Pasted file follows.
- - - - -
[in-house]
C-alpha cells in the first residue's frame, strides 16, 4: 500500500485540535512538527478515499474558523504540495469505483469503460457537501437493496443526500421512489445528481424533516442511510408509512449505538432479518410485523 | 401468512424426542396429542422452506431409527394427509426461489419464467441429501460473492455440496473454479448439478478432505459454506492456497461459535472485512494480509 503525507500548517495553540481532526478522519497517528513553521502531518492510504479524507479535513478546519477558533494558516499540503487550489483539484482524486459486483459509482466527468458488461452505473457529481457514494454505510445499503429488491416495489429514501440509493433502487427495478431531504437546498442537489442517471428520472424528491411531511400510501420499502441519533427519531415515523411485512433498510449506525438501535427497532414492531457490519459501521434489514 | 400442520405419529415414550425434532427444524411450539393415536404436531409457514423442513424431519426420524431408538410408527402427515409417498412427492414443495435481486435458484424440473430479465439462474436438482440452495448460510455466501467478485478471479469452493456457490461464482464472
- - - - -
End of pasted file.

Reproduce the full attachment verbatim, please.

[in-house]
C-alpha cells in the first residue's frame, strides 16, 4: 500500500485540535512538527478515499474558523504540495469505483469503460457537501437493496443526500421512489445528481424533516442511510408509512449505538432479518410485523 | 401468512424426542396429542422452506431409527394427509426461489419464467441429501460473492455440496473454479448439478478432505459454506492456497461459535472485512494480509 503525507500548517495553540481532526478522519497517528513553521502531518492510504479524507479535513478546519477558533494558516499540503487550489483539484482524486459486483459509482466527468458488461452505473457529481457514494454505510445499503429488491416495489429514501440509493433502487427495478431531504437546498442537489442517471428520472424528491411531511400510501420499502441519533427519531415515523411485512433498510449506525438501535427497532414492531457490519459501521434489514 | 400442520405419529415414550425434532427444524411450539393415536404436531409457514423442513424431519426420524431408538410408527402427515409417498412427492414443495435481486435458484424440473430479465439462474436438482440452495448460510455466501467478485478471479469452493456457490461464482464472